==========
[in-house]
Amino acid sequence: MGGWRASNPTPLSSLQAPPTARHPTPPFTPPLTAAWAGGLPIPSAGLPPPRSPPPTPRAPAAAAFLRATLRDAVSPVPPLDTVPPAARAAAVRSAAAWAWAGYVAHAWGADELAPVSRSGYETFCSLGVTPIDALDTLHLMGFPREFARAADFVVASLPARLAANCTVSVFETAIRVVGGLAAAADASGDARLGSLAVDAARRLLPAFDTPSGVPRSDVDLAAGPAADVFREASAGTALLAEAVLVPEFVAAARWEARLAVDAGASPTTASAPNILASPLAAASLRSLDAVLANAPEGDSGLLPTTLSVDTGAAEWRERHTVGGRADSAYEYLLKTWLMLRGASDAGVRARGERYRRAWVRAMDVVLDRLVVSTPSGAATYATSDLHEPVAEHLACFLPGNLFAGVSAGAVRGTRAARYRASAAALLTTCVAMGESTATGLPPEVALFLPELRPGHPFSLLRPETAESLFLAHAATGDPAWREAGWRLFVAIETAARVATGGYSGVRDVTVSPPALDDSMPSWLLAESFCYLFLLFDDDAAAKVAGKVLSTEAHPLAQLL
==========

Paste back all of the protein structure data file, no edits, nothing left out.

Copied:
[in-house]
Amino acid sequence: MGGWRASNPTPLSSLQAPPTARHPTPPFTPPLTAAWAGGLPIPSAGLPPPRSPPPTPRAPAAAAFLRATLRDAVSPVPPLDTVPPAARAAAVRSAAAWAWAGYVAHAWGADELAPVSRSGYETFCSLGVTPIDALDTLHLMGFPREFARAADFVVASLPARLAANCTVSVFETAIRVVGGLAAAADASGDARLGSLAVDAARRLLPAFDTPSGVPRSDVDLAAGPAADVFREASAGTALLAEAVLVPEFVAAARWEARLAVDAGASPTTASAPNILASPLAAASLRSLDAVLANAPEGDSGLLPTTLSVDTGAAEWRERHTVGGRADSAYEYLLKTWLMLRGASDAGVRARGERYRRAWVRAMDVVLDRLVVSTPSGAATYATSDLHEPVAEHLACFLPGNLFAGVSAGAVRGTRAARYRASAAALLTTCVAMGESTATGLPPEVALFLPELRPGHPFSLLRPETAESLFLAHAATGDPAWREAGWRLFVAIETAARVATGGYSGVRDVTVSPPALDDSMPSWLLAESFCYLFLLFDDDAAAKVAGKVLSTEAHPLAQLL